A child’s day is punctuated by routines – actions and events that occur in the same order and often at the same time each day. The more predictable their daily routine, the more secure your child feels.
Sense of security and autonomy
Routines provide some of your child’s basic needs (sleep, hygiene, meals, etc.). But routines go beyond physical care. They help your child feel secure, learn to take care of his or her body and assert him or herself.
Clearly established routines reassure your child because they let him or her know what’s coming and where he or she stands in time. For example, a bedtime routine can help a child fall asleep because it takes a calm and confident attitude to fall asleep. When a child knows the steps of the pre-sleep routine, he or she will fall asleep more easily because he or she feels safe.
You can talk to your child during the routines to put words to the rituals and their purpose. For example, “It feels better when you’ve eaten well! ” or “It’s nice to have clean hands, they smell good! “
Depending on the child’s age, daily routines can take up to 40% of the time.
Through routines, a child gradually learns to take care of himself: he goes to the bathroom by himself, washes his hands, brushes his teeth, gets dressed, etc. For example, with a morning routine, your child understands that he must first get dressed, then eat breakfast and brush his teeth. They feel more in control because they know what to do and in what order. This helps him develop his independence. It also gives them a sense of pride.
You also help your child develop independence when you let him make choices during routines. For example, you can offer two sweaters and let them choose which one to wear. Giving your child a choice, even a small one, can make it easier for him to participate. Depending on his age, he may even be able to put on his sweater by himself. If he’s younger, you can let him put it on partly and help him if he needs it.
By letting him dress himself, at least partially, you are helping him to develop his coordination skills. Plus, he feels proud to do things with less and less help.
In daycare, children also use routines to develop their social skills. For example, they gradually learn to wait their turn to go to the sink.
Home and child care: two routines
Generally, children do not find it difficult to have one routine at home and another at the daycare. They adapt to the way things are done in each environment and understand the differences when you explain them to them. However, some toddlers may react strongly to certain times of the day, such as nap time or mealtime. If this is the case with your child, talk to your child care provider to make the necessary changes to make the routines more similar in both settings. This similarity in rituals will certainly reassure your child.
Secrets to a good routine
You can take advantage of different times of the day to set up routines. Some of the most important ones are the morning routine (what to do before leaving) and the evening routine (what to do before going to bed). But you can also make other daily activities easier by setting up routines, such as mealtimes and putting toys away.
It’s never too late to set up a routine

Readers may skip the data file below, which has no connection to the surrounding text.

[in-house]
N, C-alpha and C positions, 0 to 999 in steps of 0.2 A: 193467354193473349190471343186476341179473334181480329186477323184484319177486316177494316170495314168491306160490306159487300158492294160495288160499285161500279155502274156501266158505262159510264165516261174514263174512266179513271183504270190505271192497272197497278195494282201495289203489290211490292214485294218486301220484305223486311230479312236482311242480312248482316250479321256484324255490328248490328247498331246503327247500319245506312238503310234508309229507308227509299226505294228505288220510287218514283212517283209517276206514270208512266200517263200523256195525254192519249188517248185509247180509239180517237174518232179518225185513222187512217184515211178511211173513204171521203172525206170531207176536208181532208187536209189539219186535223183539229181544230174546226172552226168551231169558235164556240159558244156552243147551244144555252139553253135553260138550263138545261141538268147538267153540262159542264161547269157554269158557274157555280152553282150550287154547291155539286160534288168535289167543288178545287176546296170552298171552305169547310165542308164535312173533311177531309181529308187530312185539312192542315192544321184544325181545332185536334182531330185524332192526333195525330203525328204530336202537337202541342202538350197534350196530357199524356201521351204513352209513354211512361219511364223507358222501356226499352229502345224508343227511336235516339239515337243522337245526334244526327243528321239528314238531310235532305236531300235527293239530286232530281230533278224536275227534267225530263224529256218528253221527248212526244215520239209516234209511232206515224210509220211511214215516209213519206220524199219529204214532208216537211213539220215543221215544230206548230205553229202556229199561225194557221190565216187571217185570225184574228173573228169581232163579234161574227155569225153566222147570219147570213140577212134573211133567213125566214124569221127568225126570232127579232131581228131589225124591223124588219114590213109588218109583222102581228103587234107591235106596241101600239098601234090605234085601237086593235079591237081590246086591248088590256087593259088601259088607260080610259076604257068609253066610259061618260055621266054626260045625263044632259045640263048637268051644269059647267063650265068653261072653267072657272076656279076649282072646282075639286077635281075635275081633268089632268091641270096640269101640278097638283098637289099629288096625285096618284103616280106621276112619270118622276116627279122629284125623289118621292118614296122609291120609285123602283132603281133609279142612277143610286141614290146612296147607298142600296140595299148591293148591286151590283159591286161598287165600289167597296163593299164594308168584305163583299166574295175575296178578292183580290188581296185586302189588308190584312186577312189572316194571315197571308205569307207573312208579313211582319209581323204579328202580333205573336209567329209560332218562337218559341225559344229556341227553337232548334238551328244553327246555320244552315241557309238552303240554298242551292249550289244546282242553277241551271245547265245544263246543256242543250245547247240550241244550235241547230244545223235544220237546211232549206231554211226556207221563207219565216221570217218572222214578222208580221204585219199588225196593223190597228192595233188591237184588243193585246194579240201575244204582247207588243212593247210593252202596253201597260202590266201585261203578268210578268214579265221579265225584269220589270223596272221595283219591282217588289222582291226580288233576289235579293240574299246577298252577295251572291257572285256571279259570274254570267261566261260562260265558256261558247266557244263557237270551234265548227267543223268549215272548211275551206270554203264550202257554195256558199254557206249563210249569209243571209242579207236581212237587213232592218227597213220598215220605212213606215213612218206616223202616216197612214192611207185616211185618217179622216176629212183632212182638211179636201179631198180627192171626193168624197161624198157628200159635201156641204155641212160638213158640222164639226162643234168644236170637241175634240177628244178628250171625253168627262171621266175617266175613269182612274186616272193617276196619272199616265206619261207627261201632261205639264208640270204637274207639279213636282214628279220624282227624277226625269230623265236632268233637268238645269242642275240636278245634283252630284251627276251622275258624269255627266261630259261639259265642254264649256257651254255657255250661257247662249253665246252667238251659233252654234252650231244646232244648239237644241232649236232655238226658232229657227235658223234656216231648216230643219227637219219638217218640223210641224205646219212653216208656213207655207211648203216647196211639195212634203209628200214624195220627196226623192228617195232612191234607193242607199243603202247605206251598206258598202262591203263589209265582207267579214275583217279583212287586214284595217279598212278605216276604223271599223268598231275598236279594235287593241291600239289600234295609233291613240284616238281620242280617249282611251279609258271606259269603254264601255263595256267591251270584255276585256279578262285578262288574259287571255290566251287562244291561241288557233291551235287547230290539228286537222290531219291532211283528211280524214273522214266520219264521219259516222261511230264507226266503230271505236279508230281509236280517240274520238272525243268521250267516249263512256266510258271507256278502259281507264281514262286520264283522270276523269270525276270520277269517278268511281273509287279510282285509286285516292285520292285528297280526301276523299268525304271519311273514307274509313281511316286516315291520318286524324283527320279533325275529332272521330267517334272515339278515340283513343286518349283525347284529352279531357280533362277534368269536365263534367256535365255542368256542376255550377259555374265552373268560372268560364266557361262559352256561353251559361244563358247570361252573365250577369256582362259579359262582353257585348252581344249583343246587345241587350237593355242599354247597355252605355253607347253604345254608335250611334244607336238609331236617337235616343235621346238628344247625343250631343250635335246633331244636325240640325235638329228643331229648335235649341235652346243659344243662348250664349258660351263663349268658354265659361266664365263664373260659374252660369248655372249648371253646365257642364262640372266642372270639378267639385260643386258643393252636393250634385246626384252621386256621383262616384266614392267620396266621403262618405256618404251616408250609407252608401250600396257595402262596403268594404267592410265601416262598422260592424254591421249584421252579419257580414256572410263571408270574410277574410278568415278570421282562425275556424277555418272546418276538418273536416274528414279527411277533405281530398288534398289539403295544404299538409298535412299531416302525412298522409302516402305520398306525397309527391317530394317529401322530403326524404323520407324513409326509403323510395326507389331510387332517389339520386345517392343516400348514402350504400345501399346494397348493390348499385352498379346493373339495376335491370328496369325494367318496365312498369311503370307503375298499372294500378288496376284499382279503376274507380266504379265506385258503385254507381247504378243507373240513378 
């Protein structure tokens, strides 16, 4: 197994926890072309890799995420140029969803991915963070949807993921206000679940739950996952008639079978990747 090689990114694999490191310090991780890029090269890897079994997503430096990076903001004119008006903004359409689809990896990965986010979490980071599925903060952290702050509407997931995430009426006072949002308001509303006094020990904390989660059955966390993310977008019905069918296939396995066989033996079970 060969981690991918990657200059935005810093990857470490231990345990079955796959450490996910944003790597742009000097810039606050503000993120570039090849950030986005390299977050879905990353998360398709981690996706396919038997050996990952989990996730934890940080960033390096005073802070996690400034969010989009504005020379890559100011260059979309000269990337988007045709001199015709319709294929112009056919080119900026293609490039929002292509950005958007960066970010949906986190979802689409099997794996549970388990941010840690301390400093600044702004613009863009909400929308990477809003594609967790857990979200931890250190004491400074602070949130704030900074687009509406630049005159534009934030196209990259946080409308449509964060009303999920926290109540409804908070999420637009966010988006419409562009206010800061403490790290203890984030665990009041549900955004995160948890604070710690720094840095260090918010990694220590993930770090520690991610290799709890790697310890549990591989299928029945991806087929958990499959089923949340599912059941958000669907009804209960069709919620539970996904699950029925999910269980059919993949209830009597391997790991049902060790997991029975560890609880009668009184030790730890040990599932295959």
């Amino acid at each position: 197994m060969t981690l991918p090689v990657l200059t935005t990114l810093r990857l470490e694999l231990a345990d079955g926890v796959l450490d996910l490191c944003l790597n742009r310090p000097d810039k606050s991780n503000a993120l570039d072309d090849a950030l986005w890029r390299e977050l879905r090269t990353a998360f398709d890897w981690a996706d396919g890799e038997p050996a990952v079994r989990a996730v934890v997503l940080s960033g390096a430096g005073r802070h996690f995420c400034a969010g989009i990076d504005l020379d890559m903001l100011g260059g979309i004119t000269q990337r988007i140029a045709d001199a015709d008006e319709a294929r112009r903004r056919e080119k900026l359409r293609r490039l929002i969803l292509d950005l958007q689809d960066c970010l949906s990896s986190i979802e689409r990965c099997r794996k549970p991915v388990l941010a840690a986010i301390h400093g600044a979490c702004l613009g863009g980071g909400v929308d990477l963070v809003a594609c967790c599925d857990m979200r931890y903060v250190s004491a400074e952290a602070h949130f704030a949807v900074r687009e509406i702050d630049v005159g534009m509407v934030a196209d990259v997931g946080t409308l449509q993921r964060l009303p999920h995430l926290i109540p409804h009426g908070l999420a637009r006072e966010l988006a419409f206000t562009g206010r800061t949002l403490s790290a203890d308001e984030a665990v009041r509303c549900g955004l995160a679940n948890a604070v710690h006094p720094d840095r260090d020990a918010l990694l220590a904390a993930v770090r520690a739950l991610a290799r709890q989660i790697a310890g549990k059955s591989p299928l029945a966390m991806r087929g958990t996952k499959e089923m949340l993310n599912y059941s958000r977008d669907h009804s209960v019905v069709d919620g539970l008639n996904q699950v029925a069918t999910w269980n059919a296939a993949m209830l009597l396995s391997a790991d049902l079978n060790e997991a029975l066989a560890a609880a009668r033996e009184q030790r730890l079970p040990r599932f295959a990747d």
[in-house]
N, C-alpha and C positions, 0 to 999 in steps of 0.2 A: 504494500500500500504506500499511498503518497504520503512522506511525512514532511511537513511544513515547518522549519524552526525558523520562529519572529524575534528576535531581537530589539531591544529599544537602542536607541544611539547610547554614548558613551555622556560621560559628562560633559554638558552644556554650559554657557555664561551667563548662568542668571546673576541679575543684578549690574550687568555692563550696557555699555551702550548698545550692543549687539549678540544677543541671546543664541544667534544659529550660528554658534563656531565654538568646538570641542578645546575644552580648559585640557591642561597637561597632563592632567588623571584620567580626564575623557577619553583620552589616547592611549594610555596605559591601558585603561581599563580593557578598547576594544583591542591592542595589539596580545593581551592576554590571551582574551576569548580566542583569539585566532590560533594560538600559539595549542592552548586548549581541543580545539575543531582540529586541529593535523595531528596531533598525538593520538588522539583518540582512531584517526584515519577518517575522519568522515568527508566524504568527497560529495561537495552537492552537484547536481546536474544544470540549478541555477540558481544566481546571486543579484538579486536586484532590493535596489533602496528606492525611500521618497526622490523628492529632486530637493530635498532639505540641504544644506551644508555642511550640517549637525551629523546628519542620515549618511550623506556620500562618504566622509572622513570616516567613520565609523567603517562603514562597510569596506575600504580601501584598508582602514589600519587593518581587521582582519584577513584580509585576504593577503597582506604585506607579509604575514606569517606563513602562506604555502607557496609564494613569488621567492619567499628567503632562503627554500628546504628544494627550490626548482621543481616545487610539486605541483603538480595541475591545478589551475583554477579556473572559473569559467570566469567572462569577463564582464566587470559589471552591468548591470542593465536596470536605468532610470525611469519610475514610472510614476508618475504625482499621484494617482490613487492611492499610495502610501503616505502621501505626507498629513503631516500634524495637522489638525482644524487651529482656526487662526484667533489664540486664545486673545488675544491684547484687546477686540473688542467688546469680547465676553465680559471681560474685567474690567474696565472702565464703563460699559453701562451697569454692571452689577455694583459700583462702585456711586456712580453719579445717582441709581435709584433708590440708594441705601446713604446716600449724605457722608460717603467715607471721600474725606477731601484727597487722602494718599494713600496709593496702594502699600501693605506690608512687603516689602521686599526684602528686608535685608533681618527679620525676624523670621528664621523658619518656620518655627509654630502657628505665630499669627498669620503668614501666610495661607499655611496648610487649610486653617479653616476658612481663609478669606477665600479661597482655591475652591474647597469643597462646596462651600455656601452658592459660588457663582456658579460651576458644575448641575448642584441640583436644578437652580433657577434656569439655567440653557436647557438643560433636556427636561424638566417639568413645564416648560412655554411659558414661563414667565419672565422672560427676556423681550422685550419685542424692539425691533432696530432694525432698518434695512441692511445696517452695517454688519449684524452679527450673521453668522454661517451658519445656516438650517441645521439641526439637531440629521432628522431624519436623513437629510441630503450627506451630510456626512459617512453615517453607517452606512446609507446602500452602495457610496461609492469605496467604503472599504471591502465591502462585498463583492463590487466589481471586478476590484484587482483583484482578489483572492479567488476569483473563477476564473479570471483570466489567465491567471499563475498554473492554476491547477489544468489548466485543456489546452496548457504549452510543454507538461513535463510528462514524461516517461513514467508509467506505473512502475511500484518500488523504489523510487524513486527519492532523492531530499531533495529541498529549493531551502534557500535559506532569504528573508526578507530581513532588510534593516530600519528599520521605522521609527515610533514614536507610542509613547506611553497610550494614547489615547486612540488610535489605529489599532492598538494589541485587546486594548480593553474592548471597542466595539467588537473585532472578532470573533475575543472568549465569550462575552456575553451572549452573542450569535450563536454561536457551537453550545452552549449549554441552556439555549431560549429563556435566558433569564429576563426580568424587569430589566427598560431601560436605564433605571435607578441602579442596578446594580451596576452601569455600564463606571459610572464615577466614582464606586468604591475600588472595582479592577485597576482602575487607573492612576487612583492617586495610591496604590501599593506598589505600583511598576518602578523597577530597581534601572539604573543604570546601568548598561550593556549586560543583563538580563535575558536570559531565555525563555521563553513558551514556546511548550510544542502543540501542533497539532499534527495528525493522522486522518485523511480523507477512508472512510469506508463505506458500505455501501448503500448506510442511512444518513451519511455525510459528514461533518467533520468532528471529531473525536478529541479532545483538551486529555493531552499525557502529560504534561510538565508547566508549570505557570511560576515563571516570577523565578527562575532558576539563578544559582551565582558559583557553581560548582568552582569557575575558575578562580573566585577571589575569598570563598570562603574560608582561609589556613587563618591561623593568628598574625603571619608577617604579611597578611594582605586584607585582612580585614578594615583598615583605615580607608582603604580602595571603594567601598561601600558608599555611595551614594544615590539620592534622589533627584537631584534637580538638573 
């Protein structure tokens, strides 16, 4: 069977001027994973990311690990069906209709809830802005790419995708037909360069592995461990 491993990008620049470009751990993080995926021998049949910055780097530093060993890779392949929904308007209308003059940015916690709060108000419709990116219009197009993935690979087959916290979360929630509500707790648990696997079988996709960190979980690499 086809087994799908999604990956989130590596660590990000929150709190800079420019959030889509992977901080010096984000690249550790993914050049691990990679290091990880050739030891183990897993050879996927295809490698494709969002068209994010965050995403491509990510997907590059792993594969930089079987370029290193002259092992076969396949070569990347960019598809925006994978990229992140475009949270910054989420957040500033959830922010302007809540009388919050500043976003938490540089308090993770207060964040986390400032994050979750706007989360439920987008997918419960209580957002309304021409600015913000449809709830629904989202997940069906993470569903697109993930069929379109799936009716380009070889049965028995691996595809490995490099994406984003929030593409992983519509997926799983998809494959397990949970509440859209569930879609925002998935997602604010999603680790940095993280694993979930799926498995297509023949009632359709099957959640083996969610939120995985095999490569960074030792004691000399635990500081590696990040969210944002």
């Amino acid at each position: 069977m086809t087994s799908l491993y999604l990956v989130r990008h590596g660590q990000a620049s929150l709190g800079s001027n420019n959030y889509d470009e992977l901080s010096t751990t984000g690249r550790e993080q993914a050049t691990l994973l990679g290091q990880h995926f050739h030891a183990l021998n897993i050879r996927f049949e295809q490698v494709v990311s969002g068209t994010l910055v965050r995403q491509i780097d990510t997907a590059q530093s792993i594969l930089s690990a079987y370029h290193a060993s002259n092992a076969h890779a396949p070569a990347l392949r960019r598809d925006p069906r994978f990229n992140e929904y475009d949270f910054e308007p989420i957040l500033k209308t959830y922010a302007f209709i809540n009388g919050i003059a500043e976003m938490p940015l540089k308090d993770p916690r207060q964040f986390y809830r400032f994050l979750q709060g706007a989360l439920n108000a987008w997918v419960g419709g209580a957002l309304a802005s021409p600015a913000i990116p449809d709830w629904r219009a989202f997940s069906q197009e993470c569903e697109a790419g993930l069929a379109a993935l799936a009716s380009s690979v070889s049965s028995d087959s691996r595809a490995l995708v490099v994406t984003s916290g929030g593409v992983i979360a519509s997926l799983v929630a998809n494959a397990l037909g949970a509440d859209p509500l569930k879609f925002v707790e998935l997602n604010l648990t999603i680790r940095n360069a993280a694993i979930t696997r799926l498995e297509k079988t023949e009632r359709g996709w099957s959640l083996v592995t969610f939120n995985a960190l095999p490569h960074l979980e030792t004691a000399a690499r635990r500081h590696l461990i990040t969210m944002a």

If you haven’t really established routines with your child, it’s not too late to do so. Your child may be a little resistant at first, especially if he’s used to deciding what to do. But with patience, you can establish routines. You can start with the bedtime routine since it has different steps and the sequence is easy for your child to understand: putting on the pajamas after the bath, reading the story before bedtime, etc.
Here are some tips for developing effective routines:
Be consistent. The routine should be done the same way every day at the same time. Agree with the other parent to follow the same routine.
Keep it simple. Don’t put too many steps to the routine so your child can easily remember what to do.
Be flexible. A good routine should adapt to your child’s development. For example, if your child is now able to tie his coat on his own, this small task can be added to his morning routine before leaving for daycare or school.
Be a role model. Show your child that you also follow certain routines. For example, when it’s time to clean up, you can clean up the kitchen while your child puts away his toys.
Involve your child. If your child feels that he or she has some control over his or her routine, he or she will be more likely to participate. For example, ask your child if he wants his story before or after bath time. On the other hand, if he doesn’t follow the routine, he needs to know that there will be a consequence. For example, if he refuses to pick out his clothes for the next day, he needs to understand that you will be making the decision for him.
Make routines fun. To help your child remember and follow the routine, put fun pictures on a board that show him what to do. You can also associate a song with a routine. For example, sing the same song over and over again when it’s time to tidy up or wash their hands.
Benefits of routines at school
Through routines, your child learns to be organized and to develop ways of doing things that can be used at school. For example, getting dressed on their own to go outside, washing their hands after going to the bathroom, and putting away their toys when they’re done playing.
When your child has a routine at home, he or she will also have an easier time following directions at school and getting along with others. In addition, a child who feels safe and confident with routines will be more available to learn things in class.